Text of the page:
LGBTQ Cambodian community, queer Khmer activist shares story

(For June, which is designated LGBTQ Pride Month, Q Voice News features a series of first-person essays under the theme What Pride Means To Me. (Click the link to read other essays) This article is written by queer Khmer activist Hunny Hach. Happy Pride.)

What Pride Means To Me: I’m queer and I’m Khmer

People give me a second look when I tell them I didn’t “officially” come out to my parents until I was 30-something. Honestly, if I hadn’t proposed to my girlfriend, I would’ve never had the courage to come out to my parents.

In the Cambodian community, being LGBTQ+ means something is wrong with you or your parents failed at raising you. As a result, being gay isn’t discussed.

It was bad enough I didn’t become a doctor or a lawyer, and my math skills were never up to Asian par. I didn’t want to be anymore embarrassing.

My parents are refugees who survived the Cambodian genocide by the Khmer Rogue, and they don’t even talk about that because it’s a reminder that something was wrong with our country.

Even now that I am happily married to my wife, Kathie Ny, some relatives still mention how I’m a waste to my parents because I won’t have any children. Marriages in their days were based on procreating, not love.

LGBTQ Cambodian community uses fashion to fight discrimination

Coming out

How would I explain to my parents that we were having a gay Cambodian wedding for all of Long Beach to see?

I sat our parents down to tell them my girlfriend and I were getting married — to each other. My mom said people are different now and times have changed, and that as long as we are happy, she blessed our union.

That was a lot easier said than done.

Gay Cambodian Wedding

Hunny Hach, left, and her girlfriend, Kathie Ny, right, watch as Hach’s father, Prom Samath, and mother, Hach Hoeun, prepare their daughter’s traditional Khmer wedding on Nov. 11, 2017, in Long Beach. In the back row, best man Alton Joseph, left, and maid of honor, Jenny Than, watch the special occasion. Photo: Kimberly Ann.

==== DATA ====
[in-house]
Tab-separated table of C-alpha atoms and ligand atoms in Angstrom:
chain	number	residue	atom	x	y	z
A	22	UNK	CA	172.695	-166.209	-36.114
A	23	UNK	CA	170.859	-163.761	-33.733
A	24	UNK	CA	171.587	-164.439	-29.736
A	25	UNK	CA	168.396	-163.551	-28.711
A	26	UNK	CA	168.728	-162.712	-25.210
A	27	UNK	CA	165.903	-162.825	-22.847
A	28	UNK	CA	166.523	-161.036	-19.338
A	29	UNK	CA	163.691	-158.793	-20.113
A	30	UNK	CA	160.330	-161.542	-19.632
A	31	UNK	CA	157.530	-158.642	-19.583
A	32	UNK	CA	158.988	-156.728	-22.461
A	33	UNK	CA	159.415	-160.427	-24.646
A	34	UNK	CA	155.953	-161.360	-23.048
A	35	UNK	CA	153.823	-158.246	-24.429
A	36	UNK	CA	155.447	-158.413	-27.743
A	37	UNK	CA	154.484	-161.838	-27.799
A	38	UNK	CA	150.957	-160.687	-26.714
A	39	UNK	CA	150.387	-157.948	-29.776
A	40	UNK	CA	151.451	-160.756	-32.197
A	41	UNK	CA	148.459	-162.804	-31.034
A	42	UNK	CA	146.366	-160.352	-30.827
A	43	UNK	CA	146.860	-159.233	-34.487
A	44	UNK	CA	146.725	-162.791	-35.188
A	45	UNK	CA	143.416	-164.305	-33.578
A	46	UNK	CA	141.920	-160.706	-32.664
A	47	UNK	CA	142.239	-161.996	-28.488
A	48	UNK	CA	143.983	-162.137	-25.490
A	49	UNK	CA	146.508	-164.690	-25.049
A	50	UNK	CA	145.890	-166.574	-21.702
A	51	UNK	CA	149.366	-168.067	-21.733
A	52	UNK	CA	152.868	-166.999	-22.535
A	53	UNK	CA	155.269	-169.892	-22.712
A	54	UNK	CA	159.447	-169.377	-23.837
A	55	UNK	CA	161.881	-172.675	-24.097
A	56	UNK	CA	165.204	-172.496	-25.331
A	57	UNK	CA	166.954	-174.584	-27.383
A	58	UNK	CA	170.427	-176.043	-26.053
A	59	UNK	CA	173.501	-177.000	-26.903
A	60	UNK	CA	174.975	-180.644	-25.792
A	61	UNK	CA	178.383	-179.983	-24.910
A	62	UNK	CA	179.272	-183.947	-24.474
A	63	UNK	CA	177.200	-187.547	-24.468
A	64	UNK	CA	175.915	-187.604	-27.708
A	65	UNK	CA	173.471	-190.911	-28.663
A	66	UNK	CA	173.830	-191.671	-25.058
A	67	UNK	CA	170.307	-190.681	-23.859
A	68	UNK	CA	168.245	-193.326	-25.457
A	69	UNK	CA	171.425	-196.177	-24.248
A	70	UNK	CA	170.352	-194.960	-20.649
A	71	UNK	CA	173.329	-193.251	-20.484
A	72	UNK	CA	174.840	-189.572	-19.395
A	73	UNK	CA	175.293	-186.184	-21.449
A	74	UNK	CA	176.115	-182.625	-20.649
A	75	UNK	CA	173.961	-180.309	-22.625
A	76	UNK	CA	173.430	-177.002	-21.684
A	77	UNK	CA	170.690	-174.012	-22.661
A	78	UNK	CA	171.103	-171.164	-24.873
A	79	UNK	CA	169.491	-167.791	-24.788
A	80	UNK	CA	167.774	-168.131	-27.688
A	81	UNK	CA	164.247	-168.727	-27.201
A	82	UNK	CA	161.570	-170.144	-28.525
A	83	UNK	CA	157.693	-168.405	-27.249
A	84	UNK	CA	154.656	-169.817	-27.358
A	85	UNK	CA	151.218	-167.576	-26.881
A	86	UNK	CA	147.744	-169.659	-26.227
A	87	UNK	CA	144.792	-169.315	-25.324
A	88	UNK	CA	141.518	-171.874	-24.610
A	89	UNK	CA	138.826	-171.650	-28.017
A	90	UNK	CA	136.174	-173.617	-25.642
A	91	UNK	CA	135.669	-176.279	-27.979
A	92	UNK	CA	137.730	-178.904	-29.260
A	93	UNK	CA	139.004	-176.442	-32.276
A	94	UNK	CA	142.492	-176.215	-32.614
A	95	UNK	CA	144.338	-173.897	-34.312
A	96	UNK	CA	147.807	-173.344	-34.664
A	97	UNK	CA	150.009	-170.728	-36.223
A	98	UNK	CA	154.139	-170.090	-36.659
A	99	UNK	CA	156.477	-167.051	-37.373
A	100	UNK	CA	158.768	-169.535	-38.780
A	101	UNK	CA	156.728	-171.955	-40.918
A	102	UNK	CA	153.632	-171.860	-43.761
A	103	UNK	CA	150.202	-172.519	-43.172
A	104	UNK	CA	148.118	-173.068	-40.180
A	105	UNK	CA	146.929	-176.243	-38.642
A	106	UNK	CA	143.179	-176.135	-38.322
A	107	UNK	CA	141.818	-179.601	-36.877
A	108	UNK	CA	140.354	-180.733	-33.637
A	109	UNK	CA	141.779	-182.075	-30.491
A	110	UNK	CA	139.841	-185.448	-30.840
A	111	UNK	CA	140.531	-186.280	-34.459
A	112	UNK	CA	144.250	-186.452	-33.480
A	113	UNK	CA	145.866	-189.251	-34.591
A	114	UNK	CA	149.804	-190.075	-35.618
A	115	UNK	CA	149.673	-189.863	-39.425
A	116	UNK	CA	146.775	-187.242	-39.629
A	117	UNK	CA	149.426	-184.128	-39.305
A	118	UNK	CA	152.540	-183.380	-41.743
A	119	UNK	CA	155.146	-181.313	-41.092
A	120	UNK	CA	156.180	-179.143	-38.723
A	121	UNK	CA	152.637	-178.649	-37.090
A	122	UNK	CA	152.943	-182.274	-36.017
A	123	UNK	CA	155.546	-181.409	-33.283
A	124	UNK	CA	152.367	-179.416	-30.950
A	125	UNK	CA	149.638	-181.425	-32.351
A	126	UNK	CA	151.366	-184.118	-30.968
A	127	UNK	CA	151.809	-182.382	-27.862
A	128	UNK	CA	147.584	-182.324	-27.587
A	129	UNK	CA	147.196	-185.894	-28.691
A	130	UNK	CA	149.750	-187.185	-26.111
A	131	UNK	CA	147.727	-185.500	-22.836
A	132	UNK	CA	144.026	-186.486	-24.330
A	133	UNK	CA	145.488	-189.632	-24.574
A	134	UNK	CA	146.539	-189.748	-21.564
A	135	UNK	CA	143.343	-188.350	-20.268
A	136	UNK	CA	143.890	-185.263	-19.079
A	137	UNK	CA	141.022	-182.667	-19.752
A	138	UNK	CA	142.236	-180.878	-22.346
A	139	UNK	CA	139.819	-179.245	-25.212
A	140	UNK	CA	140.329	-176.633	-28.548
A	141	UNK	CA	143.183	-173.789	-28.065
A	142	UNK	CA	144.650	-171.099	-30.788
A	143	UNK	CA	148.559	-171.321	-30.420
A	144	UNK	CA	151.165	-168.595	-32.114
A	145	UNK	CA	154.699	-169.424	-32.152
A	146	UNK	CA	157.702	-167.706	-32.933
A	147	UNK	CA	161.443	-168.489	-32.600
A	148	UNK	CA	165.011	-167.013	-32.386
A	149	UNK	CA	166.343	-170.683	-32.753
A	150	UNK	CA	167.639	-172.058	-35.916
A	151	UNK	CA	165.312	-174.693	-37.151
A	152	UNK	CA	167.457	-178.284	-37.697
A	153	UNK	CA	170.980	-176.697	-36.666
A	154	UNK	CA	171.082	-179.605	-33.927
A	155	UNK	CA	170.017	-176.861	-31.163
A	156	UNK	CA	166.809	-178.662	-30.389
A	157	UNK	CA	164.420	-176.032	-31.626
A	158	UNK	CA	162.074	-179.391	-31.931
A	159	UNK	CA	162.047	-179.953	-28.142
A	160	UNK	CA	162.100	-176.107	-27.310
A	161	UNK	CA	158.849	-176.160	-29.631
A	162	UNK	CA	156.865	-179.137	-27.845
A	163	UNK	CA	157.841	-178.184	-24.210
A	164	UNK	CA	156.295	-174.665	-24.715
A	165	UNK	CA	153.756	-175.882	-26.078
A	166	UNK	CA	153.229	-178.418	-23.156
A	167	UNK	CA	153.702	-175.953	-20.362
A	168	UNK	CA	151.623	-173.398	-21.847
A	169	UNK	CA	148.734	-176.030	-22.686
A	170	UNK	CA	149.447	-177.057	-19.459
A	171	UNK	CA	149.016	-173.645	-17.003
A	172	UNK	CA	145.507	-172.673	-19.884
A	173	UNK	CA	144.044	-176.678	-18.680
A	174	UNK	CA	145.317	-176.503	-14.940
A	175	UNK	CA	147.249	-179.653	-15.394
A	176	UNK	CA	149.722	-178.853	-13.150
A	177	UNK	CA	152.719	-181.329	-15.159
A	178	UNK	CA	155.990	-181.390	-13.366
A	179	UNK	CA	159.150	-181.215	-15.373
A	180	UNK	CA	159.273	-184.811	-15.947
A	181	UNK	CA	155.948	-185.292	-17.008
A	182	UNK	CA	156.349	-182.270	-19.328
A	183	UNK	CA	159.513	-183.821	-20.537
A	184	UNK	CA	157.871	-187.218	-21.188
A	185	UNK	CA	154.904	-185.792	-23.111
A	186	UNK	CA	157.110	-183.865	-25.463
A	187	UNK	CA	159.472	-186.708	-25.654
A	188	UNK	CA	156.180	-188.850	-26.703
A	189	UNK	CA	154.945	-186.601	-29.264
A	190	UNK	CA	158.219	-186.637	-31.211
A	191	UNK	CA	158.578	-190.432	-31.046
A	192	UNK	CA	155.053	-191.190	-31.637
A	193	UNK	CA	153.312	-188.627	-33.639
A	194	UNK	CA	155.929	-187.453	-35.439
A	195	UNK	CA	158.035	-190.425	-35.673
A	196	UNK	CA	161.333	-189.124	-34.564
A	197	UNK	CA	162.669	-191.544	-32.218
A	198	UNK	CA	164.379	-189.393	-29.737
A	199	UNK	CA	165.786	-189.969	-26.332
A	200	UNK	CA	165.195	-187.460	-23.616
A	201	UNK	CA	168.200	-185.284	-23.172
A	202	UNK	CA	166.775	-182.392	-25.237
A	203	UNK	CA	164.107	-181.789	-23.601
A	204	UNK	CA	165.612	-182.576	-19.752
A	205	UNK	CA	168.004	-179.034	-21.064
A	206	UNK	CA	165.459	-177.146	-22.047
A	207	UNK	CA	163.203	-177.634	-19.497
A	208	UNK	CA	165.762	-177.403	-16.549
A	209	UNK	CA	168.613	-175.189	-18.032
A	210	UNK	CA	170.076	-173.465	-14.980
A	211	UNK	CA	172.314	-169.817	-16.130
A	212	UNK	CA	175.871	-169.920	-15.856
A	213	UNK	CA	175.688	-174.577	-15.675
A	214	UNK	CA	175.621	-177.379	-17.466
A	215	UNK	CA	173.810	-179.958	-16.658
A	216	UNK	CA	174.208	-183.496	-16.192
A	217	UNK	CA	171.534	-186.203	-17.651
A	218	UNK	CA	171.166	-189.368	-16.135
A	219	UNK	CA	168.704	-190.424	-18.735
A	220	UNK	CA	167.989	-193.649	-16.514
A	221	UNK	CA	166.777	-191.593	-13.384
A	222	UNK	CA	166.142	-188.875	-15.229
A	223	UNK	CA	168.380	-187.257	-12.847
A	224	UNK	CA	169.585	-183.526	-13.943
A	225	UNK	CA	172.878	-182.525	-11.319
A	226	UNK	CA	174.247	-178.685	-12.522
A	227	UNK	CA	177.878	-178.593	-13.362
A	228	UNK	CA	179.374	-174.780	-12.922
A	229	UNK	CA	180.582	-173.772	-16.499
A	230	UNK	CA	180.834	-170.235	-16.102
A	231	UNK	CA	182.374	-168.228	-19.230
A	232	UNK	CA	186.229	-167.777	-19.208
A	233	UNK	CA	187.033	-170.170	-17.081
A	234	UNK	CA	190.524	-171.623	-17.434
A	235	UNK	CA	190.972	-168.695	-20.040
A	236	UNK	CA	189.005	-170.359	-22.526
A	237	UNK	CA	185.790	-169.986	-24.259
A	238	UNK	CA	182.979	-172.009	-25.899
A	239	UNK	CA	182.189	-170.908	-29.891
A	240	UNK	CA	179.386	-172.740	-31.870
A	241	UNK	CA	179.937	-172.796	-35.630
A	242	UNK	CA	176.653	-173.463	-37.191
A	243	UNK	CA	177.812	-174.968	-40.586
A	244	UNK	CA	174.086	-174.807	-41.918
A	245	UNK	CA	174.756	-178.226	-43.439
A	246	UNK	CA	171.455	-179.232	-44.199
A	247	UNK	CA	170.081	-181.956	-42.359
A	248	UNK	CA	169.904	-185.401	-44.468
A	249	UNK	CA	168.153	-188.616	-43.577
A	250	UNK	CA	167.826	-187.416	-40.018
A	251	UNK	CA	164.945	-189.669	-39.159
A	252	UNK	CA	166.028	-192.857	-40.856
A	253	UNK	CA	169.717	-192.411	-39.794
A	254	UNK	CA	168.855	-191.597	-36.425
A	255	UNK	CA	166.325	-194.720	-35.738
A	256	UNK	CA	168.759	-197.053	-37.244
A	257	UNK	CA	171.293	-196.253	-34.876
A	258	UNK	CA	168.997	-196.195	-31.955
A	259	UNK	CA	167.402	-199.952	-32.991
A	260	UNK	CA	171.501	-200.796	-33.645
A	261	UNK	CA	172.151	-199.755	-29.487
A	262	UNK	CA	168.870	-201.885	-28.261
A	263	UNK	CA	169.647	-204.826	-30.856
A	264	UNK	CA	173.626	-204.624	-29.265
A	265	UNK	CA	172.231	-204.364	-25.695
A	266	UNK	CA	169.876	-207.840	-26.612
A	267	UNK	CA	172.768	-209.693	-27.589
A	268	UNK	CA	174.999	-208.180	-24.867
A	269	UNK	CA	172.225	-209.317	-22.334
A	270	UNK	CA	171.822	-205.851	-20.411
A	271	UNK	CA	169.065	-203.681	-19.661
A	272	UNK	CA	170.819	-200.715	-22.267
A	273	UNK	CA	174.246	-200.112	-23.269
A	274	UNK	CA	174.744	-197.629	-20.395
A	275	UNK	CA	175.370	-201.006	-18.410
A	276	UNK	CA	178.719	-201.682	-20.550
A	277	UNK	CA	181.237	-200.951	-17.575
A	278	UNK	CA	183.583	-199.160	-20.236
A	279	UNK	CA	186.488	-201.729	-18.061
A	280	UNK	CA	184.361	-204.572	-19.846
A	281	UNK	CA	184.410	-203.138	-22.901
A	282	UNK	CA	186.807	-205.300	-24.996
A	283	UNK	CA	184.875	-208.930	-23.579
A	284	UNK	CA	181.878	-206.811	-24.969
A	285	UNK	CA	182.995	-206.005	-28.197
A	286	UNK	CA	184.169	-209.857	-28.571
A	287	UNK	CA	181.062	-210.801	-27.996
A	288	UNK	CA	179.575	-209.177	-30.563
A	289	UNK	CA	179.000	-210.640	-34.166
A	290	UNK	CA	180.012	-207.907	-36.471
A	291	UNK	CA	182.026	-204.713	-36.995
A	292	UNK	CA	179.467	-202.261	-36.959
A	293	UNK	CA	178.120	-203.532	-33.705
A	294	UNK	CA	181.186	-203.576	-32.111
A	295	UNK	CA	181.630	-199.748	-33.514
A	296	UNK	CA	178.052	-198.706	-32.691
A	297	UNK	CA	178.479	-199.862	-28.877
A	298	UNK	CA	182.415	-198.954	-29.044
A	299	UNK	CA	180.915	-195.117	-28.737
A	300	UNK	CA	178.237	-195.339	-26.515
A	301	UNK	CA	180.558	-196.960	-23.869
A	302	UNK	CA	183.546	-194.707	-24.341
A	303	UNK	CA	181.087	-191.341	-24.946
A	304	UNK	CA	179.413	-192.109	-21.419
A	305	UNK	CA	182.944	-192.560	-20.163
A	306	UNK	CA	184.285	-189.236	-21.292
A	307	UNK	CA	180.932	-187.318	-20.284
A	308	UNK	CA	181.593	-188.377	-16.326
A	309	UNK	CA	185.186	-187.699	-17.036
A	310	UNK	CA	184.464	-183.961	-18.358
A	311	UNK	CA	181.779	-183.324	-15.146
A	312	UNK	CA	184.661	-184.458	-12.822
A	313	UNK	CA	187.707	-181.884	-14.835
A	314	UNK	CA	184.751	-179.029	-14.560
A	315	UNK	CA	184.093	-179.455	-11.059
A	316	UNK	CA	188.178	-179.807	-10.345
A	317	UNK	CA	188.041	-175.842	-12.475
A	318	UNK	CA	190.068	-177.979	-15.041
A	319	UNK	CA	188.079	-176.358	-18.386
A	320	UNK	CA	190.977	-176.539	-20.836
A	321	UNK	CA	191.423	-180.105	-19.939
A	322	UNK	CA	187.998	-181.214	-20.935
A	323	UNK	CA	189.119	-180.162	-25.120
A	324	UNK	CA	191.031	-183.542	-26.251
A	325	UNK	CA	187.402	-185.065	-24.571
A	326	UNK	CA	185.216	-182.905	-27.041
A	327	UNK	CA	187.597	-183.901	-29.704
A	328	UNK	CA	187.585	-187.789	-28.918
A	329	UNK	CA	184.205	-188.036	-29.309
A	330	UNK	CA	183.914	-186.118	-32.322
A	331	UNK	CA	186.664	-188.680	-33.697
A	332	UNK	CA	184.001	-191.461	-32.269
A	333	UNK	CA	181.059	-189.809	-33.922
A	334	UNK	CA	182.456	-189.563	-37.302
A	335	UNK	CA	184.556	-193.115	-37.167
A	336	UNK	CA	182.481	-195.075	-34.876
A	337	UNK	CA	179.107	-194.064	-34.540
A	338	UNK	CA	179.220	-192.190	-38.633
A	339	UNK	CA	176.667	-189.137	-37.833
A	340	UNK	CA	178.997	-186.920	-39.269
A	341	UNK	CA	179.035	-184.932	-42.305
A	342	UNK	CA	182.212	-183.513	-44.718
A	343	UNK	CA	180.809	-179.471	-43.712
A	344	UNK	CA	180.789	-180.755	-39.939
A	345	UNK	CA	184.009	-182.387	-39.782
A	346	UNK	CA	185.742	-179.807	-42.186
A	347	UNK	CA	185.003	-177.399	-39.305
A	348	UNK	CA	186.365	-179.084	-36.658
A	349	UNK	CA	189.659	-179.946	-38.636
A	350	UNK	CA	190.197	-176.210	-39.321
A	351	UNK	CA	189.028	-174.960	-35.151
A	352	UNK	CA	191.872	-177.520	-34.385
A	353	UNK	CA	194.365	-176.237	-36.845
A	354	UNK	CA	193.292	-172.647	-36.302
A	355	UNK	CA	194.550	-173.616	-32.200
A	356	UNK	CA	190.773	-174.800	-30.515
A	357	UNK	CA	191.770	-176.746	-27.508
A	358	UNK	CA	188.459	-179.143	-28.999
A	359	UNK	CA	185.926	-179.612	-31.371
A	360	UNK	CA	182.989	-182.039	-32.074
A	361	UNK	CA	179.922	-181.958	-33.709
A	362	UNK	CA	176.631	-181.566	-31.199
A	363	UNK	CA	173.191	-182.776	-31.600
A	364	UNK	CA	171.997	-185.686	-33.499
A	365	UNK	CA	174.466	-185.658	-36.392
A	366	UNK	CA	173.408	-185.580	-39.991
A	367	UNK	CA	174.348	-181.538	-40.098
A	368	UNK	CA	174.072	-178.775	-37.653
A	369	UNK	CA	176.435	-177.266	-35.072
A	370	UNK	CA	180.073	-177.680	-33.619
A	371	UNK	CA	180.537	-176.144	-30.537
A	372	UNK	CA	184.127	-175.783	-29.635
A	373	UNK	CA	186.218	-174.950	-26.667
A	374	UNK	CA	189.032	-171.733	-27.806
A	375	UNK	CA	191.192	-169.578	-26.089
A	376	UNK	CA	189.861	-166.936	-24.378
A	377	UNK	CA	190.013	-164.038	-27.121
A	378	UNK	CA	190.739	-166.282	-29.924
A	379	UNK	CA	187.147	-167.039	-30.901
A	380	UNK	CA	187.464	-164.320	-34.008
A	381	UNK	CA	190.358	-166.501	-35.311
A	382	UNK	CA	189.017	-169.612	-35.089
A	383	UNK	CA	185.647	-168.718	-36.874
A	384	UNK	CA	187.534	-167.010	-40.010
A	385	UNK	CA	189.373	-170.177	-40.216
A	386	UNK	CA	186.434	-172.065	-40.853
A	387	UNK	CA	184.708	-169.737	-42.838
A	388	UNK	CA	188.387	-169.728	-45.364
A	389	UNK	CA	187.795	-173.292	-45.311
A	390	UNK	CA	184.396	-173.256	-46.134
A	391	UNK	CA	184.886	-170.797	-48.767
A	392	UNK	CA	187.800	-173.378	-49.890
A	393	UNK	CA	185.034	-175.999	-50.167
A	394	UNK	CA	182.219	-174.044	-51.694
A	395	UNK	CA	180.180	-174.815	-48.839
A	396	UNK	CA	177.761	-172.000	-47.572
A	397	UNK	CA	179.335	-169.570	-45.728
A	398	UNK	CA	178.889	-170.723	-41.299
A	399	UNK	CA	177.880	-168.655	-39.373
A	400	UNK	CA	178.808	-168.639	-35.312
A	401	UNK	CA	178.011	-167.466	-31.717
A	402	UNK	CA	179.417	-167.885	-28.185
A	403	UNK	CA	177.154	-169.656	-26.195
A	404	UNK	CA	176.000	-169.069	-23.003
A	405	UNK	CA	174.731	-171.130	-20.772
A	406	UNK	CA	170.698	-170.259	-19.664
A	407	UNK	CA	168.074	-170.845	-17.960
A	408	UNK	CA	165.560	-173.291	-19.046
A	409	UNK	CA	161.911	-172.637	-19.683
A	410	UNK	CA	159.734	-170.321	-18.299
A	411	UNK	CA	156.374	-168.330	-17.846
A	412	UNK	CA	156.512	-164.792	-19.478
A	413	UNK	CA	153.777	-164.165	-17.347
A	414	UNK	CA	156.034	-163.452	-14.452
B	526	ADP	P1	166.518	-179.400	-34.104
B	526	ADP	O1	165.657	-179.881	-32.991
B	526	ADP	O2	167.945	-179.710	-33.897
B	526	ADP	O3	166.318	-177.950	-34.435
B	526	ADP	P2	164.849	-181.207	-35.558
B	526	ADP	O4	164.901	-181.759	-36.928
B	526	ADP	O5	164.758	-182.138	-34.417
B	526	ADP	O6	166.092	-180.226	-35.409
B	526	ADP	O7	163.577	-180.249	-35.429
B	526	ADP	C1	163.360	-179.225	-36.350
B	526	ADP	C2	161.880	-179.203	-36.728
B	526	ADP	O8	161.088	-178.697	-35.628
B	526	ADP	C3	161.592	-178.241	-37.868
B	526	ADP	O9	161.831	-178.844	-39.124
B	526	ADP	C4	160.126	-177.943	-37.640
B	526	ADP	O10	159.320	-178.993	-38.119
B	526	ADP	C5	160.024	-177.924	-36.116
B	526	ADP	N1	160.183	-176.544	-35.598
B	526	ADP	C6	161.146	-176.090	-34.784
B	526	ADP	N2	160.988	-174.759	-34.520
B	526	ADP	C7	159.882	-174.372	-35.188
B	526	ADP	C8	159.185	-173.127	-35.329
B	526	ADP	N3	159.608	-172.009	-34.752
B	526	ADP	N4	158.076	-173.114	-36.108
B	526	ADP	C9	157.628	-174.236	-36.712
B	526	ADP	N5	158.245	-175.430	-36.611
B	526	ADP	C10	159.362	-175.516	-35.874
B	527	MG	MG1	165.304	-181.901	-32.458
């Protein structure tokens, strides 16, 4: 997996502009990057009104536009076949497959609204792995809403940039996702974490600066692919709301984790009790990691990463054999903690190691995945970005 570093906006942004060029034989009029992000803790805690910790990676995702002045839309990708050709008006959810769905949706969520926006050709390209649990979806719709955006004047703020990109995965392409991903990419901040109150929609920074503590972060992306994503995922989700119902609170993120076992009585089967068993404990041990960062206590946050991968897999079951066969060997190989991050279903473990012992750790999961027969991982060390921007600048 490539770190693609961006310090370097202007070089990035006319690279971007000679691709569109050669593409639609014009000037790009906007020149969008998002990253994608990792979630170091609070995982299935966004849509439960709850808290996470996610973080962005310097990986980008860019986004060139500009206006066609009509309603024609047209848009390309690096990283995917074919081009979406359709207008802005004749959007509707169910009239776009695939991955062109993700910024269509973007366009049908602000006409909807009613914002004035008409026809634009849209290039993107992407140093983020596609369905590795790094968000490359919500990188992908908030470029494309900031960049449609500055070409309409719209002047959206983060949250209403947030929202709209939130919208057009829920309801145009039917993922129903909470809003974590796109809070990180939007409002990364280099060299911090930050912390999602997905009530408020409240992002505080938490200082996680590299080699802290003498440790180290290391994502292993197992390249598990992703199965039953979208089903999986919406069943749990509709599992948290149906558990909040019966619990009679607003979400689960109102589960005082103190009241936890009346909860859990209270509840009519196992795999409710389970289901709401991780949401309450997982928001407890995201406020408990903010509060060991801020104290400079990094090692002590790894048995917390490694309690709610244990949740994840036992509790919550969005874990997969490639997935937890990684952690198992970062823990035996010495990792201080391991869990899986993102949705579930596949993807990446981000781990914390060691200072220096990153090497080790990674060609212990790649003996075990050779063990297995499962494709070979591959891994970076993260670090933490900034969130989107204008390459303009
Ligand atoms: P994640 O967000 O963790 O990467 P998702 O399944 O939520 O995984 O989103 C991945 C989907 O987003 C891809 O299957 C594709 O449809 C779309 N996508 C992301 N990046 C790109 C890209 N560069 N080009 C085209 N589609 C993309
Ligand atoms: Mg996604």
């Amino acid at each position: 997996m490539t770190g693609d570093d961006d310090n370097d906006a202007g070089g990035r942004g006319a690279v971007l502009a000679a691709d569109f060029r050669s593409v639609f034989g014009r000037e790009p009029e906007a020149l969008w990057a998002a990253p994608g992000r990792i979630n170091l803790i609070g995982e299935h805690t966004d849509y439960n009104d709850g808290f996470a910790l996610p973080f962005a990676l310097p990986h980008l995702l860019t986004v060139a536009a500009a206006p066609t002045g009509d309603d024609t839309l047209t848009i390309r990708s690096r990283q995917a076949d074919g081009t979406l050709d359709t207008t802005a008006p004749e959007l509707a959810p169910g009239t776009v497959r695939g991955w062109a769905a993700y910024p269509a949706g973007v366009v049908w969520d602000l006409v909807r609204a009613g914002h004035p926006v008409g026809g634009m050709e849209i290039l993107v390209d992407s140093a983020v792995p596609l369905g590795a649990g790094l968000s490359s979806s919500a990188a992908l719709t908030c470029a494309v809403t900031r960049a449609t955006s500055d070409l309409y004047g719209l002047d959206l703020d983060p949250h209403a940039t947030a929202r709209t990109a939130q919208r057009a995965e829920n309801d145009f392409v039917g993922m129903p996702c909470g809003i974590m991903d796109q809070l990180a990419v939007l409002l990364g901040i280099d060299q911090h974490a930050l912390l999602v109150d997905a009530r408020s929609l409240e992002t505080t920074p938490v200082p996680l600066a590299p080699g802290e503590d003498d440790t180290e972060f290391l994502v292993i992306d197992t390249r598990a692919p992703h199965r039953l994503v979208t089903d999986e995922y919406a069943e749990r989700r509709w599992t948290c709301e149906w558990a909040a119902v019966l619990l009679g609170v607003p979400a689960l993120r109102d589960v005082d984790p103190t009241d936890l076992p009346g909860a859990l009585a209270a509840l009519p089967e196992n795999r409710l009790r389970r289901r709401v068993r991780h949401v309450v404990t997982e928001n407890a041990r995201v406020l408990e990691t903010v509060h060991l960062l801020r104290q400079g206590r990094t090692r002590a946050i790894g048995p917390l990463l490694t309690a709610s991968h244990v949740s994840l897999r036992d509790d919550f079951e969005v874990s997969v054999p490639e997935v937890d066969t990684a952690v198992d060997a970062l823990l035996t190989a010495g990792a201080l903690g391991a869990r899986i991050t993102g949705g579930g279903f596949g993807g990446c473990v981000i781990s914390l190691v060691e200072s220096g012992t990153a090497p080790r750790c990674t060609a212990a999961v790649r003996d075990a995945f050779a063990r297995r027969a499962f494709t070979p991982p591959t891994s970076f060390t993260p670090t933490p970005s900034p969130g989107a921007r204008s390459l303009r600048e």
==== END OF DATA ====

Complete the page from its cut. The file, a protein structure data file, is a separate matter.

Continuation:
Gay Cambodian wedding

In the beginning, my mom wanted a private ceremony because she didn’t think anyone would show up for a “girl and girl” wedding. She feared venues wouldn’t accept us, that Cambodian wedding boutiques wouldn’t rent to us, and that we wouldn’t have any guests.

Well, our wedding on Nov. 11, 2017, ended up larger than we planned and had actually created some much needed ripples in our Long Beach Cambodian community. After posting our wedding pictures on Instagram, a lot of Cambodian Diasporas worldwide sent their congratulations to us for having a gay and traditional Khmer ceremony.

So many people mentioned how they would’ve never imaged a gay wedding for themselves, until they saw ours.

My gay calling had come.

Cambodian community Pride

Coming out to my parents helped me realize I wasn’t the only one who struggled. My mom went through it, too, and she was alone.

There was no one in our Cambodian community she could reach out to for positive insight about the queer community.

LGBTQ Cambodian Community

Members of Qhmer march in the Long Beach Pride Parade on May 19 along Ocean Boulevard. The group advocates for positive queer representation within the Khmer and LGBTQ communities and to raise awareness for LGBTQ equality in Cambodia. Photo: Jon De Leon.


I decided to create one for all those people waiting for their coming out moment and to encourage Khmers everywhere to share their story.

Qhmer is a small, grassroots organization. We are actively seeking members and volunteers who are as passionate as we are and ready to change the image of queers in the Cambodian community. Qhmer’s vision is to give everyone the courage, confidence, and support to be who they are.

Queer Khmer visibility

Qhmer advocates for positive queer representation within the Khmer and LGBTQ communities and to raise awareness for LGBTQ equality in Cambodia. We will provide educational workshops, mental health resources, youth and parental counseling, and improve Khmer LGBTQ+ terminology.

Interested in helping Qhmer? Fill out the contact form on our website. You are welcome to attend any of our upcoming events to learn more about us.

About the author

Hunny Hach

Hunny Hach is a music aficionado and Khmer LGBTQ equality activist. She is a cofounder and the president of Qhmer and a second-generation Cambodian-American who was born in San Diego and raised in Long Beach. She is known to many nightclub fans by her stage name, DJ Hunny.

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